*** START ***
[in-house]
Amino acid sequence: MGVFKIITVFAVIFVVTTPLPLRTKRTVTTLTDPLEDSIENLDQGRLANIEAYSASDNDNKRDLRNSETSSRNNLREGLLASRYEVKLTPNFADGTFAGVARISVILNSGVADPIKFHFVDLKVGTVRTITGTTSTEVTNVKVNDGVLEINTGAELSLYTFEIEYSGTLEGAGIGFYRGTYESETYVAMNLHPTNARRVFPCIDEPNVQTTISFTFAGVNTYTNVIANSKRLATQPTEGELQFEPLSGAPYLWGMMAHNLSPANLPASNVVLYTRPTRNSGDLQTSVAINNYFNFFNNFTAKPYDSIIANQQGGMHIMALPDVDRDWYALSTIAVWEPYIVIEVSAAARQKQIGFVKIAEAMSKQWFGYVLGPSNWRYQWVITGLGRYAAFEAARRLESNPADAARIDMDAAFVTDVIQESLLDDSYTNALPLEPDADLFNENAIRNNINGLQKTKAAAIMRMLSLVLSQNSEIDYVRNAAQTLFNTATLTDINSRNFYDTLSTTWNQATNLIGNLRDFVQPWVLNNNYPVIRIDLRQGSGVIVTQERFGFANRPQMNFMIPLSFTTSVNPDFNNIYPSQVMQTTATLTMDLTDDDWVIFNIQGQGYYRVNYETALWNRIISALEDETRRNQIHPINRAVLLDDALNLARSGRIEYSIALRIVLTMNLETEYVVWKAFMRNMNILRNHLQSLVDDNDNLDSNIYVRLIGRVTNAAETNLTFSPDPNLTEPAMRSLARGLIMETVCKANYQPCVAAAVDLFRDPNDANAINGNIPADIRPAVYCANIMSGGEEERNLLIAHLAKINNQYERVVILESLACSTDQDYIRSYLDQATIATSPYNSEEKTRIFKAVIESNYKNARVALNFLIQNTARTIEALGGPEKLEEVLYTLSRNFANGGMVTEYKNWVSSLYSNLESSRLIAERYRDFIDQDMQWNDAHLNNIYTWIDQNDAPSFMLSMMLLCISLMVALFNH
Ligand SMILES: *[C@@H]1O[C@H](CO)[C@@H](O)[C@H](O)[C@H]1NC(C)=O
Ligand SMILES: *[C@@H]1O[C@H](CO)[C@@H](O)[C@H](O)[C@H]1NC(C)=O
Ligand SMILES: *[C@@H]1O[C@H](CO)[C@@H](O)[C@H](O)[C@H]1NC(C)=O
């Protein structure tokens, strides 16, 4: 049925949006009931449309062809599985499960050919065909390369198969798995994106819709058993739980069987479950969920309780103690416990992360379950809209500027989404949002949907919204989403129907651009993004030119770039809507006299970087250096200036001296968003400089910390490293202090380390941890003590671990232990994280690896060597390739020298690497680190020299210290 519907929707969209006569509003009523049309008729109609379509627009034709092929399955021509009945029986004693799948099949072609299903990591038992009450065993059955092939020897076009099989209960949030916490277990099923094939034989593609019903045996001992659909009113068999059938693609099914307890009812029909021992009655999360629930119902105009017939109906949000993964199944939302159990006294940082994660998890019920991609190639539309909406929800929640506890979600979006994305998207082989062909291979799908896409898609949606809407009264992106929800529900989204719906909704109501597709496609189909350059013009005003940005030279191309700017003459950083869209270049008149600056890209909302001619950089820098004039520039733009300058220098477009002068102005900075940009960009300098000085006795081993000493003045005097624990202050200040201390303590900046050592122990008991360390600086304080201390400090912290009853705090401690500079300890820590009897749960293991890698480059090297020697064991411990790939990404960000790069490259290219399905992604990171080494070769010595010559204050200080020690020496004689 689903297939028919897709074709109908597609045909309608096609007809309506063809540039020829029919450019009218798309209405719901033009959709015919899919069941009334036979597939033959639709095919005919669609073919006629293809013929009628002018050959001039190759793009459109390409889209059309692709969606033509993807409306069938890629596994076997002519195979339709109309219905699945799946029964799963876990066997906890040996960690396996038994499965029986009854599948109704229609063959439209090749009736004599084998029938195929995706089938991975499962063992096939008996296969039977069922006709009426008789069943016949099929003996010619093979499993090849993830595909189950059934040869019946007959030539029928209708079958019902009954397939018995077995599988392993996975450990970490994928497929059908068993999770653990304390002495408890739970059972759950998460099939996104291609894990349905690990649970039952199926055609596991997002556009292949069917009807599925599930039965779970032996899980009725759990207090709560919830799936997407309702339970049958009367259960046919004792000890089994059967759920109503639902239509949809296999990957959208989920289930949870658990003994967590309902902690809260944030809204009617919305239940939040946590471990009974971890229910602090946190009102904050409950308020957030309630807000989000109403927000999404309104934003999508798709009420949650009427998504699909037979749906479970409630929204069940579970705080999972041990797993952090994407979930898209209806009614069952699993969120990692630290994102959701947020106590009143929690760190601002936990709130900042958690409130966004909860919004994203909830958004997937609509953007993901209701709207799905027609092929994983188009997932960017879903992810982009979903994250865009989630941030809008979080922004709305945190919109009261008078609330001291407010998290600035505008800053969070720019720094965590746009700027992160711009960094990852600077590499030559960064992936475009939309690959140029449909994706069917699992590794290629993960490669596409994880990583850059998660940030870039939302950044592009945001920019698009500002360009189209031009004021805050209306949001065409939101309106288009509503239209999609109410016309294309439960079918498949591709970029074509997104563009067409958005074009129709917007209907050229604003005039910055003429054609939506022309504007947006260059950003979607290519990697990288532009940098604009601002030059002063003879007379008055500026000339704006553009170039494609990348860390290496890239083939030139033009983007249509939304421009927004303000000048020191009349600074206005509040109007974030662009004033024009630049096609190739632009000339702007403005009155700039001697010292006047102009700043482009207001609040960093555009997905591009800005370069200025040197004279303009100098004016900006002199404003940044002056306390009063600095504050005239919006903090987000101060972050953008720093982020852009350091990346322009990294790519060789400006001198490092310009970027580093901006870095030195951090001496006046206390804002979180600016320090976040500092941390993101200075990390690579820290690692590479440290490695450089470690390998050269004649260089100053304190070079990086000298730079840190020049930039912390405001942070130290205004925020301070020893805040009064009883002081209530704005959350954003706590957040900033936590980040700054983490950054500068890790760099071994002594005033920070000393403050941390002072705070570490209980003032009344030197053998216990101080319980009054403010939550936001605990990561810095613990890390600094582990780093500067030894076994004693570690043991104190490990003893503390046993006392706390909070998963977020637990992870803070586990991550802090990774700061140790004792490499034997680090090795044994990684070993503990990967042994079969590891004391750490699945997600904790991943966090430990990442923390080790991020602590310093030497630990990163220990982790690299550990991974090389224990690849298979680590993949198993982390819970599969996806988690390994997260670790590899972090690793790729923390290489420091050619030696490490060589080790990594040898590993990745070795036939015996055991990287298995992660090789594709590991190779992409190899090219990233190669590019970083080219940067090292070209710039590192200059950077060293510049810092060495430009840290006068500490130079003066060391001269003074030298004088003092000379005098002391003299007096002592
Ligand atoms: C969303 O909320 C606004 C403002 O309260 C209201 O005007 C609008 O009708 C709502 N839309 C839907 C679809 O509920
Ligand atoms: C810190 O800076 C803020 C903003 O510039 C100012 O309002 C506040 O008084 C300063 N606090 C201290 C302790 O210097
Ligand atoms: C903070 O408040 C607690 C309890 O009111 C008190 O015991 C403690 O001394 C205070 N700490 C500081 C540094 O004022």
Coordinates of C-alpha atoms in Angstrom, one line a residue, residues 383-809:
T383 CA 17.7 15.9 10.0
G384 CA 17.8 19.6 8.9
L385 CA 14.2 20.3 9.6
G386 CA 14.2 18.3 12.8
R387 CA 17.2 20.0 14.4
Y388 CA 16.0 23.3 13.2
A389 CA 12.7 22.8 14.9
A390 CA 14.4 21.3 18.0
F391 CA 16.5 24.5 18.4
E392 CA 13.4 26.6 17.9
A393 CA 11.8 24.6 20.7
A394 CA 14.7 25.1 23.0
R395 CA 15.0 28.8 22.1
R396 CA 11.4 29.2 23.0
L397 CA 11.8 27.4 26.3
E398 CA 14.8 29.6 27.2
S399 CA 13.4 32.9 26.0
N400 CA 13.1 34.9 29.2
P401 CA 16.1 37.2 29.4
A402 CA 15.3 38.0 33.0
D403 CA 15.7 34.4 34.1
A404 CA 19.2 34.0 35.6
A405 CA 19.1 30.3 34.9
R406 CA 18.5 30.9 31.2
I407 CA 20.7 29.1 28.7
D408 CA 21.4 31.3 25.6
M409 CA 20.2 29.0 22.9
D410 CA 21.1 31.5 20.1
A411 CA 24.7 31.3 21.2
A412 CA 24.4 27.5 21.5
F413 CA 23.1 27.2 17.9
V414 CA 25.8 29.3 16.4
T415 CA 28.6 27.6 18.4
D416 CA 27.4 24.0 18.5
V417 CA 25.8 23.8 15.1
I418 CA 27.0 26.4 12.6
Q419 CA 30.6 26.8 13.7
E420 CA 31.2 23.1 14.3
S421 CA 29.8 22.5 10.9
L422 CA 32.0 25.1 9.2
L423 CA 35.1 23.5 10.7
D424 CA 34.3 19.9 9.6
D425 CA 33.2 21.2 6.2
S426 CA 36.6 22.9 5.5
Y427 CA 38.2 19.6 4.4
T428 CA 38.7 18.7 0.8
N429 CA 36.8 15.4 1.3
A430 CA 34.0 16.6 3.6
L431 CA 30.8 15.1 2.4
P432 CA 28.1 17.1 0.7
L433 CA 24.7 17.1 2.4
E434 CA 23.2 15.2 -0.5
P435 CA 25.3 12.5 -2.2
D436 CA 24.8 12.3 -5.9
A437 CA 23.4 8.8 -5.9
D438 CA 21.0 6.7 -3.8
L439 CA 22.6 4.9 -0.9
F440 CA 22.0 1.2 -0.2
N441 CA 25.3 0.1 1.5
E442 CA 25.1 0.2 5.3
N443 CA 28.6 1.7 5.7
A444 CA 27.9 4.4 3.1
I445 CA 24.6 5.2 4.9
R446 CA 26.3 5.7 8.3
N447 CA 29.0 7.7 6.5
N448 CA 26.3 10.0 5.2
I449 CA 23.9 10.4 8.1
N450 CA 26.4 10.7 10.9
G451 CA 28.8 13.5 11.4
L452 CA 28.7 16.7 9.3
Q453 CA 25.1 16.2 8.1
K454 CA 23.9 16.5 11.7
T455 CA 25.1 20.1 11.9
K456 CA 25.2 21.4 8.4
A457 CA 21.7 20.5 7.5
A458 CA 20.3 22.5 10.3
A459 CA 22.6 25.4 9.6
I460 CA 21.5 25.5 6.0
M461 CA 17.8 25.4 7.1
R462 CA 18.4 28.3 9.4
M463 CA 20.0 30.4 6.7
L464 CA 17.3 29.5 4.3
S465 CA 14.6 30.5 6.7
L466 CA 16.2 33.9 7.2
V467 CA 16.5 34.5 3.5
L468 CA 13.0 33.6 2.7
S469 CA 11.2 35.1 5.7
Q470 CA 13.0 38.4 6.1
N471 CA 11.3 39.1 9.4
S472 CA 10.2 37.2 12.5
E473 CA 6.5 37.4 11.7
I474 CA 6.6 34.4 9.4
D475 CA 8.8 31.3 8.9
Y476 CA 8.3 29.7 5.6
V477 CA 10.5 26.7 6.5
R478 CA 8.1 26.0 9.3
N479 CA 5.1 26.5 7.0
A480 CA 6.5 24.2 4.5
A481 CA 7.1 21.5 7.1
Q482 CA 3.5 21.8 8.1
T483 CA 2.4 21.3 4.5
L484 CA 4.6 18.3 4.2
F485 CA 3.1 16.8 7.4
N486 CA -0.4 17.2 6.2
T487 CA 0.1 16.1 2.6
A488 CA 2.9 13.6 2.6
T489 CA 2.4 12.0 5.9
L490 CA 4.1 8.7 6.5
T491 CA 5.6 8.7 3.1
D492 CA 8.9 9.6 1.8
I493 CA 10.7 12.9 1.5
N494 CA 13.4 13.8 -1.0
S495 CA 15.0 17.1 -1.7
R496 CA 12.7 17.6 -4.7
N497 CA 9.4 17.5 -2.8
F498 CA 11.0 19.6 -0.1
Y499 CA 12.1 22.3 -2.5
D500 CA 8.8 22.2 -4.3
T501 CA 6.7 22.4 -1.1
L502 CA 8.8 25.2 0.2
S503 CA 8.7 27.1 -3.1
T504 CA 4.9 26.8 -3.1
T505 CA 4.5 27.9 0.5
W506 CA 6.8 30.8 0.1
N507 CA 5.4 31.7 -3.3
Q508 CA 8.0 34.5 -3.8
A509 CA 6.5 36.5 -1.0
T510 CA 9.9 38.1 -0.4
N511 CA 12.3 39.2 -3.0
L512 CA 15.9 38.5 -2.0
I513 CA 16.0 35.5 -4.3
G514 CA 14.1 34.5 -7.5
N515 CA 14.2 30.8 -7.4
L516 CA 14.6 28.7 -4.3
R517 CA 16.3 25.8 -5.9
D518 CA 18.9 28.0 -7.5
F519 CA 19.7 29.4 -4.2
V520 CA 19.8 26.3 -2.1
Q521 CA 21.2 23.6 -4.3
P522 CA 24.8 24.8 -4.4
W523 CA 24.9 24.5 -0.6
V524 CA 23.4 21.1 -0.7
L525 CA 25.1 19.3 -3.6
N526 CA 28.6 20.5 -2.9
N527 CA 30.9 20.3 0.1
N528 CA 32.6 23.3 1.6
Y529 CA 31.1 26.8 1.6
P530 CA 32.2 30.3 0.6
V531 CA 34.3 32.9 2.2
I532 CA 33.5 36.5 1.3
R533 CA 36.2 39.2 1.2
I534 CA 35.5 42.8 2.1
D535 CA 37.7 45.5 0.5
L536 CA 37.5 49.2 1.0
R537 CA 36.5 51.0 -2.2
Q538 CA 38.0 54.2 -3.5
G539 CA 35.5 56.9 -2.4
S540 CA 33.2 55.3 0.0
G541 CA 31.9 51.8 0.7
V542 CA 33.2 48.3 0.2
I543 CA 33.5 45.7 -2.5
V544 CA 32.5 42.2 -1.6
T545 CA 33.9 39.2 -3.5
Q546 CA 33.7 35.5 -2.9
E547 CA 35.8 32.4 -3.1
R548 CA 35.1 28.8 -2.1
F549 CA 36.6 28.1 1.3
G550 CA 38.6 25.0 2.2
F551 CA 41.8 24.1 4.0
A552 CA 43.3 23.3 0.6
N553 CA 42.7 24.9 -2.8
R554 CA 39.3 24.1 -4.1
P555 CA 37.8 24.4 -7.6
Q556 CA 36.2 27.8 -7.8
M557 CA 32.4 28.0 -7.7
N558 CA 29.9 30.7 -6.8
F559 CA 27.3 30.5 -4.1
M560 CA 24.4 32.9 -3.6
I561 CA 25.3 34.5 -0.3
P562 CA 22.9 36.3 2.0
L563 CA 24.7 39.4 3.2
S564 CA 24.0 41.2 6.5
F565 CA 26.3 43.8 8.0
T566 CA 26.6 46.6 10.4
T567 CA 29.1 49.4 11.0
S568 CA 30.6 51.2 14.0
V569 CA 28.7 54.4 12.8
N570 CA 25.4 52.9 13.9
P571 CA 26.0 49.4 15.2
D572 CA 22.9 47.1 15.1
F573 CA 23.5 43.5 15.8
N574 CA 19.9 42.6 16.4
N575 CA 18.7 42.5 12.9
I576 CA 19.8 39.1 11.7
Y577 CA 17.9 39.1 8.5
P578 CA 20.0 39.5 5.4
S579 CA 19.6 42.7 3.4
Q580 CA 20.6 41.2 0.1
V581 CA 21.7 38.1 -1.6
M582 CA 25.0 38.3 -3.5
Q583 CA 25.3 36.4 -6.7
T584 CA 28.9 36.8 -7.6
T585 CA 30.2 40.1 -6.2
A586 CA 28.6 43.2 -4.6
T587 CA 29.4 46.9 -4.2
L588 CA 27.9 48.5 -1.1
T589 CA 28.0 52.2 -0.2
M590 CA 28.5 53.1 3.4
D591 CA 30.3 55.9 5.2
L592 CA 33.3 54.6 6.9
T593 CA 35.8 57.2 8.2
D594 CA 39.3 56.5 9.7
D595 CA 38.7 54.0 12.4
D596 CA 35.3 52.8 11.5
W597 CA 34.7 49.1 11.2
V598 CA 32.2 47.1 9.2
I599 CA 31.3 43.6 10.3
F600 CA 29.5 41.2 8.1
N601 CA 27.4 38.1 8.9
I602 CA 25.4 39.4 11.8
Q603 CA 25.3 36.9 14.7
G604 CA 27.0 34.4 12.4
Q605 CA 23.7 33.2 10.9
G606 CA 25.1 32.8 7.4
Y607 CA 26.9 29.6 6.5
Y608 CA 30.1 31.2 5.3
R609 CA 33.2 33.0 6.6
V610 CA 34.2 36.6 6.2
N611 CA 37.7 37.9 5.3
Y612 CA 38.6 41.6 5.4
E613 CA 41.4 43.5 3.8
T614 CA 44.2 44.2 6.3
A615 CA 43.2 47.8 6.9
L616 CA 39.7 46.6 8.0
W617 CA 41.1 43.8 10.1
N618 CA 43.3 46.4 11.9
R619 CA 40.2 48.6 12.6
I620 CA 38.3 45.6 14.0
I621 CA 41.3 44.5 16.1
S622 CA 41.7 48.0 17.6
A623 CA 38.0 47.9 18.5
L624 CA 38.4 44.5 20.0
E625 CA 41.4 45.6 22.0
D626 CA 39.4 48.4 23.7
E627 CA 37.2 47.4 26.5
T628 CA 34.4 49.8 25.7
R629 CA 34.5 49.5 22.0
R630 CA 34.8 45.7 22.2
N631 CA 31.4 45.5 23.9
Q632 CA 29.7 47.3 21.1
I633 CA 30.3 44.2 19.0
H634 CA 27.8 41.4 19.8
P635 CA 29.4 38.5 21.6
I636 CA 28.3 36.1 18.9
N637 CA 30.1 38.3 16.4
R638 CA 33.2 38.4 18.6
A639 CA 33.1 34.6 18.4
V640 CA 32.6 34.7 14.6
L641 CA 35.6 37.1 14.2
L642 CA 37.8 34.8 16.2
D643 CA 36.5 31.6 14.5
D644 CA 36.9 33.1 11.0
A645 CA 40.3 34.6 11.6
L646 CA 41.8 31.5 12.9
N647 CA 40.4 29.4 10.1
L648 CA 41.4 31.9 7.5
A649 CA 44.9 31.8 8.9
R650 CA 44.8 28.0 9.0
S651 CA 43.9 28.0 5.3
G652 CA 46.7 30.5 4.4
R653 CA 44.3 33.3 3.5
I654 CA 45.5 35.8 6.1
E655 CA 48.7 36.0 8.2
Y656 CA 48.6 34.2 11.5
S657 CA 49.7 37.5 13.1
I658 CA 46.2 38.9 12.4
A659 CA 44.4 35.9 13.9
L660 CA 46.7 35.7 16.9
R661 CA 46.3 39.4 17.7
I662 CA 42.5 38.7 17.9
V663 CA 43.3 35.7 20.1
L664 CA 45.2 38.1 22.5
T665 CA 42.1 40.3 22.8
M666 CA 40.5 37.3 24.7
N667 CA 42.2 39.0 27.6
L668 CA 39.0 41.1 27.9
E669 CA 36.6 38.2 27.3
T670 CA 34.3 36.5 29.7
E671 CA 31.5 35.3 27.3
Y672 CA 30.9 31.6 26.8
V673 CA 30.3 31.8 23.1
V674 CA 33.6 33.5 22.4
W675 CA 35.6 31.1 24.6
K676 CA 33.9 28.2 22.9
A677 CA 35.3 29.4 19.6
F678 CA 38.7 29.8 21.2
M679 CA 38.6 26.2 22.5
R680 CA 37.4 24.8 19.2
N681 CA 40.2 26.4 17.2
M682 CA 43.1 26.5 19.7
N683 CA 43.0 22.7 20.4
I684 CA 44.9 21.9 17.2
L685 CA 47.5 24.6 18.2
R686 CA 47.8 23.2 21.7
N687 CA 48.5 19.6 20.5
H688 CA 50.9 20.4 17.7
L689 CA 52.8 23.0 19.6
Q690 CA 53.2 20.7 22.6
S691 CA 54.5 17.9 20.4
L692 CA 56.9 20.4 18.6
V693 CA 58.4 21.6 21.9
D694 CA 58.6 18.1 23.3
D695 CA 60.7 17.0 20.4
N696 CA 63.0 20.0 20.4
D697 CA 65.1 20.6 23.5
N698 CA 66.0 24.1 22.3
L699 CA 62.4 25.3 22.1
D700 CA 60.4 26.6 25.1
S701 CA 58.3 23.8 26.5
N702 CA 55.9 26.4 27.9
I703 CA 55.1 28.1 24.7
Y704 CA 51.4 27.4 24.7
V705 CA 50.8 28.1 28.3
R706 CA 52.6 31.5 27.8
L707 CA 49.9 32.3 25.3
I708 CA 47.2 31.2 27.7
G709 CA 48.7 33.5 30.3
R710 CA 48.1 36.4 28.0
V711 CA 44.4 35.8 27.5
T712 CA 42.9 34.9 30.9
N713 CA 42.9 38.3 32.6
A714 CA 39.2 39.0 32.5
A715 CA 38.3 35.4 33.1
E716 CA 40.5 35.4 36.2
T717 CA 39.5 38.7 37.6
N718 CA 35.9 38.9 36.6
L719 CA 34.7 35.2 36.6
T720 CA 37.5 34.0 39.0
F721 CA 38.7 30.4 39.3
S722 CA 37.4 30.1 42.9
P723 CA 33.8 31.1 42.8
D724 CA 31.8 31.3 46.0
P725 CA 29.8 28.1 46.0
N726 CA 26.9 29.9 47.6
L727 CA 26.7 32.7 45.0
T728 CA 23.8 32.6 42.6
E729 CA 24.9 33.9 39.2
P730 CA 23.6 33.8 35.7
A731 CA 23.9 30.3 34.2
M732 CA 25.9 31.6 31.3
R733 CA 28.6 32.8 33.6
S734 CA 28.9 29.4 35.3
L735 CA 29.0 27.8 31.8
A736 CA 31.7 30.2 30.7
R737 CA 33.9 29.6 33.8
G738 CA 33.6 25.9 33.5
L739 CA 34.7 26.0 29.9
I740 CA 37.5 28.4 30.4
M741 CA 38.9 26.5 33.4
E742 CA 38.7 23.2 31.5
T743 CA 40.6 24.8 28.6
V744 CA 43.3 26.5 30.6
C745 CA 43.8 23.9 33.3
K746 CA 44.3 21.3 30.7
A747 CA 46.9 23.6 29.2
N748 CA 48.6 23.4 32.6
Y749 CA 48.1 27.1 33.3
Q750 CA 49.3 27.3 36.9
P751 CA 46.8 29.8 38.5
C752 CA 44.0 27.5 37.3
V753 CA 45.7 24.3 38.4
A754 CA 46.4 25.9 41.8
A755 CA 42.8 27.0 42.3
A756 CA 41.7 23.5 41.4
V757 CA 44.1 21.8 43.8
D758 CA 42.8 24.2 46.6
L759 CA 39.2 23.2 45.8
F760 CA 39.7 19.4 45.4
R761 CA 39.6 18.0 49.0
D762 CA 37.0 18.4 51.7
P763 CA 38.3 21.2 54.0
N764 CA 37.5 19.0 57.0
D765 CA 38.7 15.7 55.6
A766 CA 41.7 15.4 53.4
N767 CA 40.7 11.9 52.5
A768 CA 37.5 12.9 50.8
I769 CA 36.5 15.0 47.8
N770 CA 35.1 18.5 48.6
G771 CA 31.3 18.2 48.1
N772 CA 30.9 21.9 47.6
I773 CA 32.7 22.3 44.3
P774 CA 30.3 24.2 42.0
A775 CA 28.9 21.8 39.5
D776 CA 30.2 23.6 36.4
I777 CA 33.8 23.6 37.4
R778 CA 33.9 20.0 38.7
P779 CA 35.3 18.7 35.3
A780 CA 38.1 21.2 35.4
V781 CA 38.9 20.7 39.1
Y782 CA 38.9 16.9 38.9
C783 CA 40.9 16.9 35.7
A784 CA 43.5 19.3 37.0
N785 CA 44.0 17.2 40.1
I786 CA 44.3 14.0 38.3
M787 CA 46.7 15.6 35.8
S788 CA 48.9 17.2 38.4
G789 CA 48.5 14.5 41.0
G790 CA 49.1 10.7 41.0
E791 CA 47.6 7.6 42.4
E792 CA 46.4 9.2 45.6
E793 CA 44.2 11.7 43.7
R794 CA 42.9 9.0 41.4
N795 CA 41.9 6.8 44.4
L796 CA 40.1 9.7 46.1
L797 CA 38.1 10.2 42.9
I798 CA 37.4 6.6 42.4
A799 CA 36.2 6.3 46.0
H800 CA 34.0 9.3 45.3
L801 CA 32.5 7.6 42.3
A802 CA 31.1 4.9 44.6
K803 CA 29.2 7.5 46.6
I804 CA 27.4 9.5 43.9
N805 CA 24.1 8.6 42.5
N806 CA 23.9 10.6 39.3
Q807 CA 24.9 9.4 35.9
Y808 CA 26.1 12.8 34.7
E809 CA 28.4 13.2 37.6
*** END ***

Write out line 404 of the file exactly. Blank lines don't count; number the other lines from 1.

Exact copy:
D776 CA 30.2 23.6 36.4